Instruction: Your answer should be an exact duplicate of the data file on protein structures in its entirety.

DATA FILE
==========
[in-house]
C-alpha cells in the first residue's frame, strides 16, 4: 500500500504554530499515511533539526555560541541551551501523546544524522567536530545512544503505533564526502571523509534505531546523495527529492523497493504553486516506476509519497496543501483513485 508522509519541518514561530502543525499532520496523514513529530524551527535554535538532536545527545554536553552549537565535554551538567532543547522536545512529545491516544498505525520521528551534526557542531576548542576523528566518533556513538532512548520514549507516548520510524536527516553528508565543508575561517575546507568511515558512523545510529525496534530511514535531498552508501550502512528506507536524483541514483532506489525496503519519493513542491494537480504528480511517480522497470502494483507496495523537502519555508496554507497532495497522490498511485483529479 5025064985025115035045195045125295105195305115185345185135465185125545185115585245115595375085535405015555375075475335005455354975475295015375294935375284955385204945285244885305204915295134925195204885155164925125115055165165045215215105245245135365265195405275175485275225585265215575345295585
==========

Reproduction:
[in-house]
C-alpha cells in the first residue's frame, strides 16, 4: 500500500504554530499515511533539526555560541541551551501523546544524522567536530545512544503505533564526502571523509534505531546523495527529492523497493504553486516506476509519497496543501483513485 508522509519541518514561530502543525499532520496523514513529530524551527535554535538532536545527545554536553552549537565535554551538567532543547522536545512529545491516544498505525520521528551534526557542531576548542576523528566518533556513538532512548520514549507516548520510524536527516553528508565543508575561517575546507568511515558512523545510529525496534530511514535531498552508501550502512528506507536524483541514483532506489525496503519519493513542491494537480504528480511517480522497470502494483507496495523537502519555508496554507497532495497522490498511485483529479 5025064985025115035045195045125295105195305115185345185135465185125545185115585245115595375085535405015555375075475335005455354975475295015375294935375284955385204945285244885305204915295134925195204885155164925125115055165165045215215105245245135365265195405275175485275225585265215575345295585